In January of 2015, as the Defense Department was chafing under the sequestration of its budget, the Pentagon leadership got some great news. A study prepared by the Defense Business Board (DBB) and a team from the global management consulting giant McKinsey and Company found that even with “moderate” changes to business practices, the DOD could save $125 billion over five years.
That would be enough to fully fund operations for 50 Army brigades, 10 Navy carrier strike group deployments, or 83 wings of F-35 fighter aircraft (one wing being about 36 aircraft—purchase price not included) for each of those five years. And all that savings could be had simply by fixing the military’s bureaucratic back-office, according to the study—a force of more than one million uniformed government, civilian, and contractor employees. DOD’s bureaucratic force is now almost as large as the military’s active duty force itself, which stands at 1.3 million soldiers, sailors, Marines, and airmen.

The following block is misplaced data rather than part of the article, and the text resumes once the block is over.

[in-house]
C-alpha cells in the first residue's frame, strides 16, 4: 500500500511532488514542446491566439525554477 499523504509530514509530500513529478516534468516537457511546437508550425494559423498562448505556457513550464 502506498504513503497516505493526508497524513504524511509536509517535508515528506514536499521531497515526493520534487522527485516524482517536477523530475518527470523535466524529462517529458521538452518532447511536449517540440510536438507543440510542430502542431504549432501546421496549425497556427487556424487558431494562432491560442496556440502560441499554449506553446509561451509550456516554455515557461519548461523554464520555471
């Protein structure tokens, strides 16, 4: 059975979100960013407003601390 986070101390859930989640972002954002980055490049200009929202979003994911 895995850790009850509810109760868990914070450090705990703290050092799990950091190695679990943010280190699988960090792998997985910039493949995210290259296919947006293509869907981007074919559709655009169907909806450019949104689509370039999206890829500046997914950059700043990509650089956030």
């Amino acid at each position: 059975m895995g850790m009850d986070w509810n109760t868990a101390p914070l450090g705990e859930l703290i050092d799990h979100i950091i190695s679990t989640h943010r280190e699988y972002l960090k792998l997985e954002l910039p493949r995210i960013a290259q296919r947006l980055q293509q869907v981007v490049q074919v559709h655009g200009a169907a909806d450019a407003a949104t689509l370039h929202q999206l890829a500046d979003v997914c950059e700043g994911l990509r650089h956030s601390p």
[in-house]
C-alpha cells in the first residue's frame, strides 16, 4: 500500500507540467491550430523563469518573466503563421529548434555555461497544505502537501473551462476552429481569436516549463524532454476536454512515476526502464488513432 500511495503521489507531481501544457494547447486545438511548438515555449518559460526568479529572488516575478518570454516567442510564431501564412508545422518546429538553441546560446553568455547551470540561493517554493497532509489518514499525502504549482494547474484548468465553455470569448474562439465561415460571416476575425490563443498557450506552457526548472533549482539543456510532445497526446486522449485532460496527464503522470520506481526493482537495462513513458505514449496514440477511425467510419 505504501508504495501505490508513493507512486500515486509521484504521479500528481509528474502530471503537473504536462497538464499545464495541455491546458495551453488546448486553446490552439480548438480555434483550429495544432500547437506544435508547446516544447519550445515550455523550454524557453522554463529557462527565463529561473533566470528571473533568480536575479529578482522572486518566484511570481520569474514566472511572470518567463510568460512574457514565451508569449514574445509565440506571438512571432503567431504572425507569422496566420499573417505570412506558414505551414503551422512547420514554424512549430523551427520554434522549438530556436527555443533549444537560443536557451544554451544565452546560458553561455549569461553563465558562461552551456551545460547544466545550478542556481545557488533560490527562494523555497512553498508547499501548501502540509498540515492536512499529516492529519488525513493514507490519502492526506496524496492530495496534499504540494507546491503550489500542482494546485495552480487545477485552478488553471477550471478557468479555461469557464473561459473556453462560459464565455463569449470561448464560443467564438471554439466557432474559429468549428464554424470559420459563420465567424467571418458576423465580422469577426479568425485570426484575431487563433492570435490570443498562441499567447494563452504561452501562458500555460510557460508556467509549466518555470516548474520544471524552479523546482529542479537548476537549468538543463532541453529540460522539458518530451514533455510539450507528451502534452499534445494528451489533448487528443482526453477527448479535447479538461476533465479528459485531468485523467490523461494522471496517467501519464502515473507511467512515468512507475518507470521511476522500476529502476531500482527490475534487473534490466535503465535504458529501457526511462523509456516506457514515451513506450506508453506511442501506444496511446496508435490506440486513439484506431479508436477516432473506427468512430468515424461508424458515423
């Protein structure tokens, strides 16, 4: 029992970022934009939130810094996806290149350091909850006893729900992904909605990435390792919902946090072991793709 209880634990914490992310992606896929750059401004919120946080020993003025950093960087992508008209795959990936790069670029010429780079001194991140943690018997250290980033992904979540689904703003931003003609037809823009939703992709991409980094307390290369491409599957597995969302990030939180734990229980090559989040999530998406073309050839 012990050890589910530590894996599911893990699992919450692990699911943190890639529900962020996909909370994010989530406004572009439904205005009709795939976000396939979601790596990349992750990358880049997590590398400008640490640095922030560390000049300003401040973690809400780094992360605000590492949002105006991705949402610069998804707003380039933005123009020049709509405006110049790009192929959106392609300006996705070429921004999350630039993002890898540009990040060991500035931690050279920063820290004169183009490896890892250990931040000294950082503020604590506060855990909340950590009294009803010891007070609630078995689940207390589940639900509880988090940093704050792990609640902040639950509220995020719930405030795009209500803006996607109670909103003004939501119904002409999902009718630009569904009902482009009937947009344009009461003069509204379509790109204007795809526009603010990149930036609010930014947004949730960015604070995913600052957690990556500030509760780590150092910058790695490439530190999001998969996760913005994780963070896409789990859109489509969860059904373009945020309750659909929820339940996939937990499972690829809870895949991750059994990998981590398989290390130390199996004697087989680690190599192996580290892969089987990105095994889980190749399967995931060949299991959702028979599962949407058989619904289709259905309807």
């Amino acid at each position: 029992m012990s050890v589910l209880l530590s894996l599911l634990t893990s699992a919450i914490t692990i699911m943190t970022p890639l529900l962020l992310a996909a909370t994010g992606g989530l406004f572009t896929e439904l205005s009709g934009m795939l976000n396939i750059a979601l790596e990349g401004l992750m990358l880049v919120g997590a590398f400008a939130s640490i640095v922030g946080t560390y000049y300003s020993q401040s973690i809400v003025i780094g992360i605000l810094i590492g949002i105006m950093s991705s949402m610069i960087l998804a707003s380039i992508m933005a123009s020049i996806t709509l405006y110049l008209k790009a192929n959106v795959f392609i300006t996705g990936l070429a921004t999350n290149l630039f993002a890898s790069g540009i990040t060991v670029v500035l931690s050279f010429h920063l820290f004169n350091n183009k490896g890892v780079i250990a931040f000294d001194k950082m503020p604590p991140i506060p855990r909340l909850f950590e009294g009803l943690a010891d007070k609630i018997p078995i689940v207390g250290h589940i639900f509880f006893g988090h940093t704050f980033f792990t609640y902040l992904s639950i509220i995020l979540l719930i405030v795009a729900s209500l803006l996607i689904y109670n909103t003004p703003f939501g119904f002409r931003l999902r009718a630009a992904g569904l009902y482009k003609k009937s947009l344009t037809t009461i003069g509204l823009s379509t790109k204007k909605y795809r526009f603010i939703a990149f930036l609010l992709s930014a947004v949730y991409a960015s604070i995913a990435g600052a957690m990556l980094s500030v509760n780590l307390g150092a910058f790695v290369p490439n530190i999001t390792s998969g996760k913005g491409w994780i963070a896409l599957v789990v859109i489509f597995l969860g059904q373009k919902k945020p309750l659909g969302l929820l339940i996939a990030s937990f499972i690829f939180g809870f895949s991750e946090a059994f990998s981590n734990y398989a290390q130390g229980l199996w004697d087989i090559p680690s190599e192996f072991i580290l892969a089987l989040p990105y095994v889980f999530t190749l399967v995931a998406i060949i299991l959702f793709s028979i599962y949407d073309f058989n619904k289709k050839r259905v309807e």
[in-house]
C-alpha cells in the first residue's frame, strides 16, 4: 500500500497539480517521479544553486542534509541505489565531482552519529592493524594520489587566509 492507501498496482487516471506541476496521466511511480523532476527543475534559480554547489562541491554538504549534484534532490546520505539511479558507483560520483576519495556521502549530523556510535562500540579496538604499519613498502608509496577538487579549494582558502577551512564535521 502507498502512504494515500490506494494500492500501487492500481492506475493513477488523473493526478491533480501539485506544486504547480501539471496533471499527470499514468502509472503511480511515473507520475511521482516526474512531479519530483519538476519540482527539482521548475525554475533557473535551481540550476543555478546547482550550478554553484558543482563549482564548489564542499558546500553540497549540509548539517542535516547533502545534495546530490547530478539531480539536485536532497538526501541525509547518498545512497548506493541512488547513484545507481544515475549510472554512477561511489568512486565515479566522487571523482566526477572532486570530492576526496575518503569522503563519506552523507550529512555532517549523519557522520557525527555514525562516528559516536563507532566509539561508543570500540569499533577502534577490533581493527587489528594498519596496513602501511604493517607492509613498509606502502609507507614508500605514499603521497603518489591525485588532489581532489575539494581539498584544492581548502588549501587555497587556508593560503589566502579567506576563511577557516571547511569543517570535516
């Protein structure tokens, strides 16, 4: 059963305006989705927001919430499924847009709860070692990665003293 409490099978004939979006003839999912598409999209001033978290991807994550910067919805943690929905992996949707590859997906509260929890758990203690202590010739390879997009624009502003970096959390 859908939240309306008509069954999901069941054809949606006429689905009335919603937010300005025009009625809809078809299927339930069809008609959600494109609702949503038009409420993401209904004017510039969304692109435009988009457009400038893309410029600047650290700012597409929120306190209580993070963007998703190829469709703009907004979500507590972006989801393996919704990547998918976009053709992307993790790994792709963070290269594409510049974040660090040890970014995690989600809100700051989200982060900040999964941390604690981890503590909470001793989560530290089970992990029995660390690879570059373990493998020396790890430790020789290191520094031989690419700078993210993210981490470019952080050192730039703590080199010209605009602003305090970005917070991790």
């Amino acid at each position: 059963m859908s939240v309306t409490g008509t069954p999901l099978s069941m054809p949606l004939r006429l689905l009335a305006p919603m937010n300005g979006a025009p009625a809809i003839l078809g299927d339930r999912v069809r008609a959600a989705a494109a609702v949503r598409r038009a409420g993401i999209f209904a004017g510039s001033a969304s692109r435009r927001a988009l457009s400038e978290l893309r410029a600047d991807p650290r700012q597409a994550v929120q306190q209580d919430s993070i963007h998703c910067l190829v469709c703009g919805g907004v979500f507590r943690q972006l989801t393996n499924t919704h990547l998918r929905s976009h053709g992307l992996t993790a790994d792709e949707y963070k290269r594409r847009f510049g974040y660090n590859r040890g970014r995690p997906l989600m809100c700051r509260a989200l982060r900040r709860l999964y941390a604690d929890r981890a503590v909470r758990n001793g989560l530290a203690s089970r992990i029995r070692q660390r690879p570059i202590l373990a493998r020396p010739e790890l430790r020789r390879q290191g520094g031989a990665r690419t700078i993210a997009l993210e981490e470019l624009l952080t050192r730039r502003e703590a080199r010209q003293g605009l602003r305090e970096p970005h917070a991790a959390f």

That good news, however, did not fall upon welcoming ears. DOD officials had no real idea how much bureaucratic overhead was costing them, as the costs were never accurately measured. When they saw the numbers from the DBB, the Washington Post reports, some of the Pentagon’s leadership was afraid of a legislative backlash. After DOD officials had complained for years about not having enough money to Congress, the department feared findings would trigger further cuts to the DOD’s budget. So the data for the study was designated as sensitive, and an overview of the report that had already been published to the Defense Business Board website was pulled.
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